• 3000 mAh
    • Screen size:
    • 5.5 in
    • Display technology:
    • LCD
    • Screen:
    • 1920 x 1080 pixels (401 ppi)
    • Front camera:
    • 13 megapixels
    • Rear camera:
    • 5 megapixels
    • Flashlight:
    • Dual-LED
    • Android version:
    • 5.1 - Lollipop
    • User interface:
    • Emotion UI
    • RAM:
    • 3 GB
    • Internal storage:
    • 32 GB
    • Removable storage:
    • microSD
    • Chipset:
    • Qualcomm Snapdragon 616
    • Number of cores:
    • 8
    • Max. clock speed:
    • 1.5 GHz
    • Connectivity:
    • HSPA, LTE, Dual-SIM , Bluetooth

Final verdict

The Huawei GX8 leaves me with mixed emotions. On the one hand, its design surprises with its premium appearance and solid build quality, but this doesn’t contrast well with the handset’s poorly integrated screen.

Hardware-wise, the GX8 is more than capable of catering to the average user’s daily needs, with 3GB of RAM kicking about under the hood, and the camera produces great results.

The GX8 does, however, lack some personality. Perhaps the similarity in appearance shared among the whole Huawei 2015/2016 family means new devices simply don’t provide enough surprises. For someone who doesn’t spend their days playing with Huawei’s, however, you will find a mature, nice and solid device, which you can rely on to get you through the day.


Write new comment:
  • I installed Cyanogenmod 13 on it.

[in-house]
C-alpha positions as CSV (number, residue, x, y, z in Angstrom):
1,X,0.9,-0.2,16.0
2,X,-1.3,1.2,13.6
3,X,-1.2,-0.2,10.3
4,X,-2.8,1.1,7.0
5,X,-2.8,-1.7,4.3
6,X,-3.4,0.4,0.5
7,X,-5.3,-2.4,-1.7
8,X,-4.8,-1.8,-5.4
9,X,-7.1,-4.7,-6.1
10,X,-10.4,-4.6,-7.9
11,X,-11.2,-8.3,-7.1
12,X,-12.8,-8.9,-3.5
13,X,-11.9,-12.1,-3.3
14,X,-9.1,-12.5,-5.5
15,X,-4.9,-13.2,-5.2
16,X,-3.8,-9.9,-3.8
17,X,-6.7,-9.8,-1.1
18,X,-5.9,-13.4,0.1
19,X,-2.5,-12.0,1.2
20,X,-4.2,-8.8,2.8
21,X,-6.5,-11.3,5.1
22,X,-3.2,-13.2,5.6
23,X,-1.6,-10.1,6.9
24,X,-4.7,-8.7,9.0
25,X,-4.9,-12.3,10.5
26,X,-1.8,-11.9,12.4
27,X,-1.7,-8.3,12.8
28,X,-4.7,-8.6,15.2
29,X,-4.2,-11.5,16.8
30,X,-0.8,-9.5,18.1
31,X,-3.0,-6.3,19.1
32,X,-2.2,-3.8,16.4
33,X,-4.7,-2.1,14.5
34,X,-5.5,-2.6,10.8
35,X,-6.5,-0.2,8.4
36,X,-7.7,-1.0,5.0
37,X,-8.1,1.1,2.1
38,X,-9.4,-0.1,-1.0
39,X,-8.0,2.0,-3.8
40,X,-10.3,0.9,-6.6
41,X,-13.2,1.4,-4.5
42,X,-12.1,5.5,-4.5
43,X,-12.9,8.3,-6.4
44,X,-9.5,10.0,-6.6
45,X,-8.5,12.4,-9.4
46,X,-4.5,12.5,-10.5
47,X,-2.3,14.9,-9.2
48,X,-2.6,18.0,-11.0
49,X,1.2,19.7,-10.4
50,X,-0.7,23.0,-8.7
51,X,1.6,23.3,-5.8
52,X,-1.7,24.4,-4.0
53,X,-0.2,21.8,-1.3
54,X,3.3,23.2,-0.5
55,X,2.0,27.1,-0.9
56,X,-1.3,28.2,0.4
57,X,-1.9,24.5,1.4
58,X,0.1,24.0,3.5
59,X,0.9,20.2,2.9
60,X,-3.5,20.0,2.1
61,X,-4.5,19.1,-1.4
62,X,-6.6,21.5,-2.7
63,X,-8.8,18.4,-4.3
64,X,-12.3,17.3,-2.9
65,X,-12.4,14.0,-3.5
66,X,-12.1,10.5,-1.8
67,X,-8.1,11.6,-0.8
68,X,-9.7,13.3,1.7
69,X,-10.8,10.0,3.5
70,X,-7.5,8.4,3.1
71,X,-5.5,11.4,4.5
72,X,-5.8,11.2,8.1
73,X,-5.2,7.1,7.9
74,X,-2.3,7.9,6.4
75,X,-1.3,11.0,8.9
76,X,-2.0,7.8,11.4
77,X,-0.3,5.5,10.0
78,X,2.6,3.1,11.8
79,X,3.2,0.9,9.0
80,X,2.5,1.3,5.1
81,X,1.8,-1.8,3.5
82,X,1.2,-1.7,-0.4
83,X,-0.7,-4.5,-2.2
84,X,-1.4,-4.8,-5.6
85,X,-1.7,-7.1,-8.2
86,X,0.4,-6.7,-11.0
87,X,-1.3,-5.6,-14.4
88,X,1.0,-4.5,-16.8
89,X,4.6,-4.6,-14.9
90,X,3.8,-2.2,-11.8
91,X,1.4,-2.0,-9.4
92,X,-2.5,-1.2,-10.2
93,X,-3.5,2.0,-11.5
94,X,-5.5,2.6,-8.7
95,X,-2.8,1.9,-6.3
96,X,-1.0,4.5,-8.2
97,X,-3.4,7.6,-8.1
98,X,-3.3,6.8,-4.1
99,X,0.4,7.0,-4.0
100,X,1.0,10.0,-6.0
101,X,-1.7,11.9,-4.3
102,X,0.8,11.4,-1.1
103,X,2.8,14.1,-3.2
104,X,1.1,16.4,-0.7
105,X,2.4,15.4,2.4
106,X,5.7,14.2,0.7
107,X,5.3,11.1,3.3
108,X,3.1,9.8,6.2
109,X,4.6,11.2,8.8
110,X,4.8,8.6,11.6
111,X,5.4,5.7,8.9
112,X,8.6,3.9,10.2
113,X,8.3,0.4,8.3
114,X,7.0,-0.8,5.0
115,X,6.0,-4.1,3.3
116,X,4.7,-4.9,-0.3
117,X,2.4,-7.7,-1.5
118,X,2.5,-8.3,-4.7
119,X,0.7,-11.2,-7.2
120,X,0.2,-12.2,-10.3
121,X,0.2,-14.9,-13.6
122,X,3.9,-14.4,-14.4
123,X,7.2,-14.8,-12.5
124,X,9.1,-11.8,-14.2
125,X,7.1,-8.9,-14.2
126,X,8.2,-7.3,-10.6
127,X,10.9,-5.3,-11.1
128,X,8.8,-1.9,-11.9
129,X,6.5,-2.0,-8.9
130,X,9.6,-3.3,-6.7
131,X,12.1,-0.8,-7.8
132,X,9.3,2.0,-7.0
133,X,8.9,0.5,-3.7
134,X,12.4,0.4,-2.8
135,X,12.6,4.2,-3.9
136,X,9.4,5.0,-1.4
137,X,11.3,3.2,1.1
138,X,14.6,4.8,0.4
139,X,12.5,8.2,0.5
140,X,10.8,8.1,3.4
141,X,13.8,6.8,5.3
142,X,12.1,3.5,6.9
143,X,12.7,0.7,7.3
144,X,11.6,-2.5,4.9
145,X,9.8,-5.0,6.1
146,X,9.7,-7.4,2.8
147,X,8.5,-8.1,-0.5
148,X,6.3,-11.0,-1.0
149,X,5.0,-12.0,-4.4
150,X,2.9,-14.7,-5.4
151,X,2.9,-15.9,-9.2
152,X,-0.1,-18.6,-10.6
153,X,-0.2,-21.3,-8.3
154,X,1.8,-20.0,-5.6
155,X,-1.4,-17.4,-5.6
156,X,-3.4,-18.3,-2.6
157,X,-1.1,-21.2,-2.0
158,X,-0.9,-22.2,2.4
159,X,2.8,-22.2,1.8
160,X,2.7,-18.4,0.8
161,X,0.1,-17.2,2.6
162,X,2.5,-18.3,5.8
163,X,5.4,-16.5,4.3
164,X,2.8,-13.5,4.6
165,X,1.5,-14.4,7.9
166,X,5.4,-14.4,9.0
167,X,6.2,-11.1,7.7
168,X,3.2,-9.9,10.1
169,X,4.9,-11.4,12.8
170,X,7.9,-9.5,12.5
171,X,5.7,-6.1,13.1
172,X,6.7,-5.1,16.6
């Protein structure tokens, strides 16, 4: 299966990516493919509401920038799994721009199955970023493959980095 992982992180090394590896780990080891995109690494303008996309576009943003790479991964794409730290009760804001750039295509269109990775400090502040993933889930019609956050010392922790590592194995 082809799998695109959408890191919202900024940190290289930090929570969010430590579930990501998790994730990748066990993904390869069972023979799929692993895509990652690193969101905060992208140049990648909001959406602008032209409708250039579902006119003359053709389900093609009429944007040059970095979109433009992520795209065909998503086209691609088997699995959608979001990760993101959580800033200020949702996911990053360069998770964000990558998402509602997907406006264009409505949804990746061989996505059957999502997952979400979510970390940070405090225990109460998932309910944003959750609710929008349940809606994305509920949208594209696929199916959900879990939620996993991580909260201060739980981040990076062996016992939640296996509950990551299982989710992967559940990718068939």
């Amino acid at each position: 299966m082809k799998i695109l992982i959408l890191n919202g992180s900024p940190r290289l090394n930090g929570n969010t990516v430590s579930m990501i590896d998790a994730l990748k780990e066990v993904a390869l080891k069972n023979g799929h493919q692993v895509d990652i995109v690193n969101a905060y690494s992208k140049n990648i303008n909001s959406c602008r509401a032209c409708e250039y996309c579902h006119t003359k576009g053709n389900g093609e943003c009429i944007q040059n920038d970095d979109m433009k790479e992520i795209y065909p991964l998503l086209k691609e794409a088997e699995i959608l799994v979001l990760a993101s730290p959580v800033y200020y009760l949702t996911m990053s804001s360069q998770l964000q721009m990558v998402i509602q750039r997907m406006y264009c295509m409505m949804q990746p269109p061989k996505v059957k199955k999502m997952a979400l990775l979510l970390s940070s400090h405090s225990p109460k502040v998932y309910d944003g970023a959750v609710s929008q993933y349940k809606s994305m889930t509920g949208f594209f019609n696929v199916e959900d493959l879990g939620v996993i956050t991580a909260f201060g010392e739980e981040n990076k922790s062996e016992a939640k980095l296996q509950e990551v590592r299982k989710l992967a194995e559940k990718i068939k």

NOTE! If you don't know what a ROM is or what TWRP is, don't even attempt, it could ruin it. But being able to run the same stock Android Marsh mellow is amazing, it adds so many features and runs more stable and smoother.

  • The //Huawei GX8 software// part is repeated twice!

    • And also in the part where the //In this photo you can see pink lips and eyelashes added by the GX8. // is there, the relevant picture is not visible!

  • Markus K. 8 months ago Link to comment

    I got a G8 last november when my phone died in Malaysia. I was impressed. But I also noticed that it was somewhat laggy when opening apps. That was the moment when I first realised that even though this phone is beautifully built it is not a flagship model.

  • Vinod M 8 months ago Link to comment

    My phone automatically shuts down when i presses the power button to lock or unlock my phone

  • Most of Chinese phones do not have app drawer, not all

  • chinese phones hahaha.....dear tell me abt ur best spanish phones

  • L.K. D. 9 months ago Link to comment

    you're saying that all Chinese phones don't have an app drawer. Well I'm sorry to break it to you but OnePlus is a Chinese brand, Hong-Kong to be exact. And I DO think that OnePlus phones HAVE an app drawer

  • Not bad at all huawei

  • storm 9 months ago Link to comment

    I have the 2.5 D glass on my Moto X Pure. Visually and tactilely , it's a nice touch. But it's a negative in actual use. The glare you mention, the hassle of screen protectors, a bulkier case is needed for protection. Added cost to make.

    It's another time when the designers have let looks get in the way of use and purpose.